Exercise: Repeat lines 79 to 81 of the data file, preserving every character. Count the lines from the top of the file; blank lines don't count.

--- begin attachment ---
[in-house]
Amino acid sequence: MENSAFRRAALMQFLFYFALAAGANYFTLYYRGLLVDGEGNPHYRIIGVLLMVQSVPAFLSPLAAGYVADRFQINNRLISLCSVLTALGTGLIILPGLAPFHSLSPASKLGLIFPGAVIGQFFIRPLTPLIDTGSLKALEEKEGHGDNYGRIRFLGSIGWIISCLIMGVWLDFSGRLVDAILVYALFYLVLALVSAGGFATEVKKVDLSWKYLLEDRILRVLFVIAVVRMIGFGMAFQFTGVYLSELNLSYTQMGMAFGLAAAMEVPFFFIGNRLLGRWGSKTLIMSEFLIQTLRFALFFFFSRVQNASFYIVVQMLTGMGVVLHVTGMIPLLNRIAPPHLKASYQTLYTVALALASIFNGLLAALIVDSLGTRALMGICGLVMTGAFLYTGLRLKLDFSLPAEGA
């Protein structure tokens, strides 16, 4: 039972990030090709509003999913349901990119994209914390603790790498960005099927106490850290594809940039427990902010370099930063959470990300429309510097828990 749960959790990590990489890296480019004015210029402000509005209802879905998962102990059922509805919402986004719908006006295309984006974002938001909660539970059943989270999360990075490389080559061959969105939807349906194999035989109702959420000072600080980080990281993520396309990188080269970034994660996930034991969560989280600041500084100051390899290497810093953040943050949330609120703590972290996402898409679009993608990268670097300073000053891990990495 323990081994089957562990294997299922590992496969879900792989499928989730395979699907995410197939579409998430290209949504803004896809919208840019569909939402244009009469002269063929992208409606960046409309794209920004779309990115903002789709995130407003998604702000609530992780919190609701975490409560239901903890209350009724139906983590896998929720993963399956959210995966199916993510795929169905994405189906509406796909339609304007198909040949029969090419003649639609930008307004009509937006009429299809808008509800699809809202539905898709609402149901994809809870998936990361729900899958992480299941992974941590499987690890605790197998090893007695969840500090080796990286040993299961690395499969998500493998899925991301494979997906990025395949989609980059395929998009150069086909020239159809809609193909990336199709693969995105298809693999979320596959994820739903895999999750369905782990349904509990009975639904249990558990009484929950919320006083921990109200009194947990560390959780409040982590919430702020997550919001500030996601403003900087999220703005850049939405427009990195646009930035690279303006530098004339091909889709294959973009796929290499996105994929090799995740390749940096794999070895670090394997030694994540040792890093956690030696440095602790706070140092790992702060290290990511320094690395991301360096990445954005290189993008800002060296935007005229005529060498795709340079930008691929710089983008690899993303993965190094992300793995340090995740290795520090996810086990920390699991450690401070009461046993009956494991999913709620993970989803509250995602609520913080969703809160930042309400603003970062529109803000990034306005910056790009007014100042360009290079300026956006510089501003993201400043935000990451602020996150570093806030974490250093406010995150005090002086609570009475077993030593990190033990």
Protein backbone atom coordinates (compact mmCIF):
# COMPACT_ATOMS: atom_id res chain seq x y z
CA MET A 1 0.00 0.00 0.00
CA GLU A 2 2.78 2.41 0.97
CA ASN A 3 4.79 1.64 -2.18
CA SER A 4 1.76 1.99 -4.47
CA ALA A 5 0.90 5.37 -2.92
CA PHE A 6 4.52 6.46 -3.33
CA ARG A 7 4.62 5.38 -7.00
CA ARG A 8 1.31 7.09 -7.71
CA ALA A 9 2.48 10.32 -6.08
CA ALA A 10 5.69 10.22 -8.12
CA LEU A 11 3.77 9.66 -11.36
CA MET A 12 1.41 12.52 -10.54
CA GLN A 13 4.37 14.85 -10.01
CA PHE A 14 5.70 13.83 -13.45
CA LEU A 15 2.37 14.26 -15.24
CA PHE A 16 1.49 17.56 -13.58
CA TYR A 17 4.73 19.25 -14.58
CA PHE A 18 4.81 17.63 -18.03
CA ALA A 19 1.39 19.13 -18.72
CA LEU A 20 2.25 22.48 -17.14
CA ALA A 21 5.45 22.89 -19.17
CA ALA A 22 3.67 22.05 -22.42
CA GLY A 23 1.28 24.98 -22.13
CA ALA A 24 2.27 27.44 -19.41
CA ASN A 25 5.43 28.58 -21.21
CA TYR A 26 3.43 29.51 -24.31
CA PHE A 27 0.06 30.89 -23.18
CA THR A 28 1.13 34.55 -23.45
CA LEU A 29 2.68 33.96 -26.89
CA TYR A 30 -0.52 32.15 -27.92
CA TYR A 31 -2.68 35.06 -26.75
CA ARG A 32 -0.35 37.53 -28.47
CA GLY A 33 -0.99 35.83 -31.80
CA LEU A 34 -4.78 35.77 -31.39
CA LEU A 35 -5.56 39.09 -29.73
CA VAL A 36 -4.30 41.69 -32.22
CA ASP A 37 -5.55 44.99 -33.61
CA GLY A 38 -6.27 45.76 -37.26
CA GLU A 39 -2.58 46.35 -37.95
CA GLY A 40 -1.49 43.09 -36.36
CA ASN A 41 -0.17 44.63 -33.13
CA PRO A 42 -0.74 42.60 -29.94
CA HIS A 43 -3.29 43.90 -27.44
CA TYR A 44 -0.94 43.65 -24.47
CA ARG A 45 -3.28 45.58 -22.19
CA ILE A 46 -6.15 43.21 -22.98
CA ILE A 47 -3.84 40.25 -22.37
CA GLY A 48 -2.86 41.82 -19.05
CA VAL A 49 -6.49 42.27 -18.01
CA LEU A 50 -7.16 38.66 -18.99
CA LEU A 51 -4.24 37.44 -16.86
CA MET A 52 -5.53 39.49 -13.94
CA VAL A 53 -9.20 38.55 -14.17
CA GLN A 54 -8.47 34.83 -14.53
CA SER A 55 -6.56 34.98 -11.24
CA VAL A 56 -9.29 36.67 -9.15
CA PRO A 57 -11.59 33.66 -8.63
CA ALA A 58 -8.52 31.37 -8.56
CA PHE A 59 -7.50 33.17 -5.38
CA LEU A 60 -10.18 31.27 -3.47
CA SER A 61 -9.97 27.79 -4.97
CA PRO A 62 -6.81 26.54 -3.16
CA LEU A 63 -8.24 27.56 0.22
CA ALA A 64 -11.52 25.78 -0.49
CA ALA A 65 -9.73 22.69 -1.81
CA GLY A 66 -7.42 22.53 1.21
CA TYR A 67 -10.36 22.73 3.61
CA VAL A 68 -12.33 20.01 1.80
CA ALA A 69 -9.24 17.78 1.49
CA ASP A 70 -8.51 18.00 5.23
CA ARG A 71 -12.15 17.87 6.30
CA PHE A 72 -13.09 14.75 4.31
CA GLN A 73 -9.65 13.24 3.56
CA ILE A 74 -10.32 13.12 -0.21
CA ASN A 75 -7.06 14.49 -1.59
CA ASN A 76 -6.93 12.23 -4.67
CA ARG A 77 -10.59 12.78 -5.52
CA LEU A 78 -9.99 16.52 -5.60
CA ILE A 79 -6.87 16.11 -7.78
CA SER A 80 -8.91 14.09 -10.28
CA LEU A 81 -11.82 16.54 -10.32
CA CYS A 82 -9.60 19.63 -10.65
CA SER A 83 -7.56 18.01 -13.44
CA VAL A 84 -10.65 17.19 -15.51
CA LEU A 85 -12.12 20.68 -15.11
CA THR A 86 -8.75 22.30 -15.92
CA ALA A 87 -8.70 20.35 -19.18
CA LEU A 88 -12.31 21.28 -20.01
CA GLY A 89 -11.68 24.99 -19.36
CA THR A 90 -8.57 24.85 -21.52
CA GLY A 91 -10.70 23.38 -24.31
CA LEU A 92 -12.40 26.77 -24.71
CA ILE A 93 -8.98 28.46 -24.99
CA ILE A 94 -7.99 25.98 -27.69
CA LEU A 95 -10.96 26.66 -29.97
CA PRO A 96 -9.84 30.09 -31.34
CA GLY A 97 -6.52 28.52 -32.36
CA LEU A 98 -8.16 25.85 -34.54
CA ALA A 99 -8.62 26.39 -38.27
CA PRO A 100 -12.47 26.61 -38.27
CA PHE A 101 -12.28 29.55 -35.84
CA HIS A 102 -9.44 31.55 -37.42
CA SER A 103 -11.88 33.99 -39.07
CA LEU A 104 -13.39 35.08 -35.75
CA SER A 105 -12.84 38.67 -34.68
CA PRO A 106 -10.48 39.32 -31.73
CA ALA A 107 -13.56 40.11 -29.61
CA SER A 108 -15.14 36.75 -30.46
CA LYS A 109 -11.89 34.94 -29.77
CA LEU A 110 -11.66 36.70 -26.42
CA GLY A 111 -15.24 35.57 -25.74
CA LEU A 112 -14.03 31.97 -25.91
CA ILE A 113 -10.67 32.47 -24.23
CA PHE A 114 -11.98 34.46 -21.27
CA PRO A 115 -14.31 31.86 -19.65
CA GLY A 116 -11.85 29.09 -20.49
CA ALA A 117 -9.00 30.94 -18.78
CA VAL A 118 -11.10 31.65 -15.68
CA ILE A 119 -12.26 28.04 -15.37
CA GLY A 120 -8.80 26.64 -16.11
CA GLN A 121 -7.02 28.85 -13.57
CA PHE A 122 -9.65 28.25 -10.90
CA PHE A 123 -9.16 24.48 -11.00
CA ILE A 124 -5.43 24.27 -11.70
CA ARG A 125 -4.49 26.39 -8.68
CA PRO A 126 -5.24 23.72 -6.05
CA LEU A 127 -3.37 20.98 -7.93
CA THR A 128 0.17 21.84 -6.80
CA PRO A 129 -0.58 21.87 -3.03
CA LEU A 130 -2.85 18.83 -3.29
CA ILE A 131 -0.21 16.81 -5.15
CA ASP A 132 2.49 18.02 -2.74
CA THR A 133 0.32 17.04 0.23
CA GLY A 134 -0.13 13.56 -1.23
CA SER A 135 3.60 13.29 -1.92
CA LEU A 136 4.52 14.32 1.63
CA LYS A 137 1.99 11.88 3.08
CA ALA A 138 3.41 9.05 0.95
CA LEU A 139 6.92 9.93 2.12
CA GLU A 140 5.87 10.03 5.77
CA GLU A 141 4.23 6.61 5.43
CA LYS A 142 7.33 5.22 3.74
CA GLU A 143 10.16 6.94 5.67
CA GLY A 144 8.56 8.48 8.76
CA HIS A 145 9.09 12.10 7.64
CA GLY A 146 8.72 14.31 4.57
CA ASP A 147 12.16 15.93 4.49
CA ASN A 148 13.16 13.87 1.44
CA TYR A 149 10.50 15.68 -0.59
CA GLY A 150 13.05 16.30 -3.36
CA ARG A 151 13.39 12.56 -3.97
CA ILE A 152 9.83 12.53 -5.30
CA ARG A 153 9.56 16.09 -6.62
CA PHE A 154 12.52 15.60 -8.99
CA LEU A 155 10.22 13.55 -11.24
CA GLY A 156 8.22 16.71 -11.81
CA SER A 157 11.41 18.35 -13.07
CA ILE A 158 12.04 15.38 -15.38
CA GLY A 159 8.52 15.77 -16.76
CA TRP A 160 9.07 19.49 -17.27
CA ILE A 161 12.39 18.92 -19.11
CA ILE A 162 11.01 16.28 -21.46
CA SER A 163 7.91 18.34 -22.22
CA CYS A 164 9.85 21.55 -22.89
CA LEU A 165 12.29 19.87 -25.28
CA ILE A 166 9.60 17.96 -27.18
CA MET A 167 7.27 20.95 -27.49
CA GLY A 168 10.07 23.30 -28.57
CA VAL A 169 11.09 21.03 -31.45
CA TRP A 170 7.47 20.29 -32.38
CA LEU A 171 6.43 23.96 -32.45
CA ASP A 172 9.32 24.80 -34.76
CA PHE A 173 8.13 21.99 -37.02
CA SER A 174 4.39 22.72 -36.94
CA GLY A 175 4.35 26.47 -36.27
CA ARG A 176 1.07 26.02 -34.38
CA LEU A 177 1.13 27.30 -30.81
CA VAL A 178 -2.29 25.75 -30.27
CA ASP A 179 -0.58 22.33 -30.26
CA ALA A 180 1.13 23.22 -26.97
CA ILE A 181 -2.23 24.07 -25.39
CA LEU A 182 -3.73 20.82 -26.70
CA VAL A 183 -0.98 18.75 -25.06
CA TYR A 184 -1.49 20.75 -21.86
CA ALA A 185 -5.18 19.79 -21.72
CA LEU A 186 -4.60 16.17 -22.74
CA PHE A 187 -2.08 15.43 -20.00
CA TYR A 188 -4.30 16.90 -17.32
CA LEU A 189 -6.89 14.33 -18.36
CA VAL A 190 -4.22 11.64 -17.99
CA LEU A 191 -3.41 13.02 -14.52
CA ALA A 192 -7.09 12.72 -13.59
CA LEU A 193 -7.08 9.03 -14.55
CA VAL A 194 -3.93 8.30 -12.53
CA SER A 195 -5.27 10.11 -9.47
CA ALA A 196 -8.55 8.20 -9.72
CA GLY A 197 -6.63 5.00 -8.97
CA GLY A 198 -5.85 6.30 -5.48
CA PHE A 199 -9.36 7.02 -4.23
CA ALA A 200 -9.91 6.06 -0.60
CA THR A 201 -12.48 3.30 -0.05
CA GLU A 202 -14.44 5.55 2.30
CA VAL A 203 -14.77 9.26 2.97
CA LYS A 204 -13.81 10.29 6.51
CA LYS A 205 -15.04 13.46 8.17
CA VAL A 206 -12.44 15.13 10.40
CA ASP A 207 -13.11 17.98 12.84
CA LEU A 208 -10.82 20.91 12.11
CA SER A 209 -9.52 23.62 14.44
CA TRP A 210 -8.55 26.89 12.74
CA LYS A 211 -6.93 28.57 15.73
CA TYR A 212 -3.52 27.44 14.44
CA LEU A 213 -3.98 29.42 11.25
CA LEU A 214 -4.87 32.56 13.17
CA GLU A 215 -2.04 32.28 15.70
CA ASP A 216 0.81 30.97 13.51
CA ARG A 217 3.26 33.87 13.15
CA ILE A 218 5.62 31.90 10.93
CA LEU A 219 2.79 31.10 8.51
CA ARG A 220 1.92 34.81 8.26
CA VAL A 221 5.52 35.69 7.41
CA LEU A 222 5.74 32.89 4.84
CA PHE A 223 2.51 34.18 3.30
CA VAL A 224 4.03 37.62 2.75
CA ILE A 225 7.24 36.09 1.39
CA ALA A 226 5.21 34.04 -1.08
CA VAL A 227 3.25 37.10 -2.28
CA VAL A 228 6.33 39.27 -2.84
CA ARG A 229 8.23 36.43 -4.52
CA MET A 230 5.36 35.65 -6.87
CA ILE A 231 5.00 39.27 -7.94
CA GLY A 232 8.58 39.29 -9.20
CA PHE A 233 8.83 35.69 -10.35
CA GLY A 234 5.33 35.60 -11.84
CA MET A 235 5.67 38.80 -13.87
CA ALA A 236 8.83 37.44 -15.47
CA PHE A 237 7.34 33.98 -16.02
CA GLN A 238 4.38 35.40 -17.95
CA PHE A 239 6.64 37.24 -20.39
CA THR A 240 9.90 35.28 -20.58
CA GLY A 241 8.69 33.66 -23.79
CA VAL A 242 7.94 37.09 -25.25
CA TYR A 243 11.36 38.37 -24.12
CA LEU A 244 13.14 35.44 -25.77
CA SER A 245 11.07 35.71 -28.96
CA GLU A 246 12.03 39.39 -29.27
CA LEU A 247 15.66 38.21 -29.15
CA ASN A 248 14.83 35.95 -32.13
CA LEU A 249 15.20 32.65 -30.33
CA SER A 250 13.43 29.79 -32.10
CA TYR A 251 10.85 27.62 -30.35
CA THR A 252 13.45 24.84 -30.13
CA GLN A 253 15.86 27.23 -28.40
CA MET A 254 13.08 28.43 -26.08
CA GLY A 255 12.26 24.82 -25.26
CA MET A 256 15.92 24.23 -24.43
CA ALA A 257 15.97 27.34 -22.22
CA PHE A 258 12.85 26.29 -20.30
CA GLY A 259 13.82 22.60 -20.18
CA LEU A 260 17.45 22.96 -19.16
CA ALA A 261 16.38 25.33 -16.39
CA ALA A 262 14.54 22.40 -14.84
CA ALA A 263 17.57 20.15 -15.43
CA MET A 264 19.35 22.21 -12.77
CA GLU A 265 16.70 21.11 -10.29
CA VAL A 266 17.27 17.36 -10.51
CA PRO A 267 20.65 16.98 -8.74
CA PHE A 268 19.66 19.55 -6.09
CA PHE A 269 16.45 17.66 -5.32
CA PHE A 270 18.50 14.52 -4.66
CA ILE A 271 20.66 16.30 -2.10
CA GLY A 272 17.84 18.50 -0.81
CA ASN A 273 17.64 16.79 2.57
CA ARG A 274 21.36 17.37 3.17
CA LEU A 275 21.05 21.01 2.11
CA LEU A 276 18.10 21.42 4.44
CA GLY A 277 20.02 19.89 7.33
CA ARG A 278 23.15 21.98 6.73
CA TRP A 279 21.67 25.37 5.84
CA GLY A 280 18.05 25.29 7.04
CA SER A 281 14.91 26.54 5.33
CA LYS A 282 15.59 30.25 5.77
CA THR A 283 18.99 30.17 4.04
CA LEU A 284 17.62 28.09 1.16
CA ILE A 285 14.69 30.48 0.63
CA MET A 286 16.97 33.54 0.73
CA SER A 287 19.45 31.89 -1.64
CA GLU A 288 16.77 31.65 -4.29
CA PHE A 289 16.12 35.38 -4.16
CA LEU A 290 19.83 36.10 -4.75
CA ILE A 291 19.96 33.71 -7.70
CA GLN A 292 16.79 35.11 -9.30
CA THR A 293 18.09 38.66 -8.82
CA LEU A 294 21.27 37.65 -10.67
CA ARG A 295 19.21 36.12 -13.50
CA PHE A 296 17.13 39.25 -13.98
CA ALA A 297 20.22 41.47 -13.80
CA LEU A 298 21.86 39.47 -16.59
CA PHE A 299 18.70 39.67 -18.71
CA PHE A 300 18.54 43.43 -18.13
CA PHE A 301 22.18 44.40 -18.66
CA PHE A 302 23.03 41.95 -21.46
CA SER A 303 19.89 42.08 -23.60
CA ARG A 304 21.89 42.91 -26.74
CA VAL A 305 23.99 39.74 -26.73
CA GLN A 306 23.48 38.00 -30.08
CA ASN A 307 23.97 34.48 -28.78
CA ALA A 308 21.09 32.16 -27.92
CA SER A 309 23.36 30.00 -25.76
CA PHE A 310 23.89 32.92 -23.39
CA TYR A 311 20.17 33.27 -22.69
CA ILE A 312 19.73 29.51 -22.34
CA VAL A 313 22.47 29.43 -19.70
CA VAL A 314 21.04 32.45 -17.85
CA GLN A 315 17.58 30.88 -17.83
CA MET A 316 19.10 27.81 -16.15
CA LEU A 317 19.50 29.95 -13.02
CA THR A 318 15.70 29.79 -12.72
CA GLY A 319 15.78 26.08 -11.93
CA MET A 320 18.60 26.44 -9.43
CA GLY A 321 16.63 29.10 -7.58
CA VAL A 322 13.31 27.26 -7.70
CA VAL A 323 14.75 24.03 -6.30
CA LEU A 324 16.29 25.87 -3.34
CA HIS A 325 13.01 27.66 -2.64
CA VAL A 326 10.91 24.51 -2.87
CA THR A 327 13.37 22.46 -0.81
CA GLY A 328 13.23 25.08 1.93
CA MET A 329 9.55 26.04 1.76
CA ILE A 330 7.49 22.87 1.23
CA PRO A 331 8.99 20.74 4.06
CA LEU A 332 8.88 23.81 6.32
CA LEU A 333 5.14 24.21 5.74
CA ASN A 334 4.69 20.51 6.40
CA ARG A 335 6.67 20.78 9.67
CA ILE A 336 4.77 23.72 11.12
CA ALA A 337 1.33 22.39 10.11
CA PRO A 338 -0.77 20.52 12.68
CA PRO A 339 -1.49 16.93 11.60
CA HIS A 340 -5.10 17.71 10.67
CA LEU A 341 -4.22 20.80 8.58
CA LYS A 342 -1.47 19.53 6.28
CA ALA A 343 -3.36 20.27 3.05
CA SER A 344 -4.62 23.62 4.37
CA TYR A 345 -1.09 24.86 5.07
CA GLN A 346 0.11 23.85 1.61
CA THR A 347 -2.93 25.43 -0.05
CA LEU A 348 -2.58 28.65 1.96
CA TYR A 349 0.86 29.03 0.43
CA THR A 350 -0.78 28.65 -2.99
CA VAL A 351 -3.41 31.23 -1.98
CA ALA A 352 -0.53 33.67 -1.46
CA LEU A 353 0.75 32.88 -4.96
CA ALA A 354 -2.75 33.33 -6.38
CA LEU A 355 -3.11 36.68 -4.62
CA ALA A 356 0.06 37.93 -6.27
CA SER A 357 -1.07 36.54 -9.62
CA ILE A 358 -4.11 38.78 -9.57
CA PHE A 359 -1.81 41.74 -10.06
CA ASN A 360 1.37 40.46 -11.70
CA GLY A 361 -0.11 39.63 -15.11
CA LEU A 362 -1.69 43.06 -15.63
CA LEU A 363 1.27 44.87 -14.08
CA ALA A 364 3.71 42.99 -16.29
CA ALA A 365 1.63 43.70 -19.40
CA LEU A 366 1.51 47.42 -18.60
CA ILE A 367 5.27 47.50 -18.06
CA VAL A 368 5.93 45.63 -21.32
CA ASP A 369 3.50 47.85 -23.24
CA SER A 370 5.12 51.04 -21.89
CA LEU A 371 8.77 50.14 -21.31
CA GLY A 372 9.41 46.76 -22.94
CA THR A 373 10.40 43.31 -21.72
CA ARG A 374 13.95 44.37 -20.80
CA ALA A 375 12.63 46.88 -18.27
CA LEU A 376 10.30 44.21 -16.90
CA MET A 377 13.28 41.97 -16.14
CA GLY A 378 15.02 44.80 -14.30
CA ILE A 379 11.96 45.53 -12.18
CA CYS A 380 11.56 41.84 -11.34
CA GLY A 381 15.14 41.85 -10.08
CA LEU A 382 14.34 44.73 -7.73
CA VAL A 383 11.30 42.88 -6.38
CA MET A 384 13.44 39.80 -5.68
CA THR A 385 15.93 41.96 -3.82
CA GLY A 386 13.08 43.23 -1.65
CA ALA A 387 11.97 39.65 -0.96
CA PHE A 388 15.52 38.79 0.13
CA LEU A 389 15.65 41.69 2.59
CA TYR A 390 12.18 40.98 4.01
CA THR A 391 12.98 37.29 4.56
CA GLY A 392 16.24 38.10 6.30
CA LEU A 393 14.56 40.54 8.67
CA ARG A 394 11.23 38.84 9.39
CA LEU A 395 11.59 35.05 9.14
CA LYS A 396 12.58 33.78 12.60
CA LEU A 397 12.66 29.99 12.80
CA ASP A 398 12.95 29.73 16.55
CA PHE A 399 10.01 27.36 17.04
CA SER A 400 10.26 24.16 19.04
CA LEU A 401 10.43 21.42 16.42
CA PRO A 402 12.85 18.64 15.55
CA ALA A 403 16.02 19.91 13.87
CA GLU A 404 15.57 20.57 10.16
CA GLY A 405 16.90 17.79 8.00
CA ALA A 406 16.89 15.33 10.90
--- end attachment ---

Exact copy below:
CA ILE A 74 -10.32 13.12 -0.21
CA ASN A 75 -7.06 14.49 -1.59
CA ASN A 76 -6.93 12.23 -4.67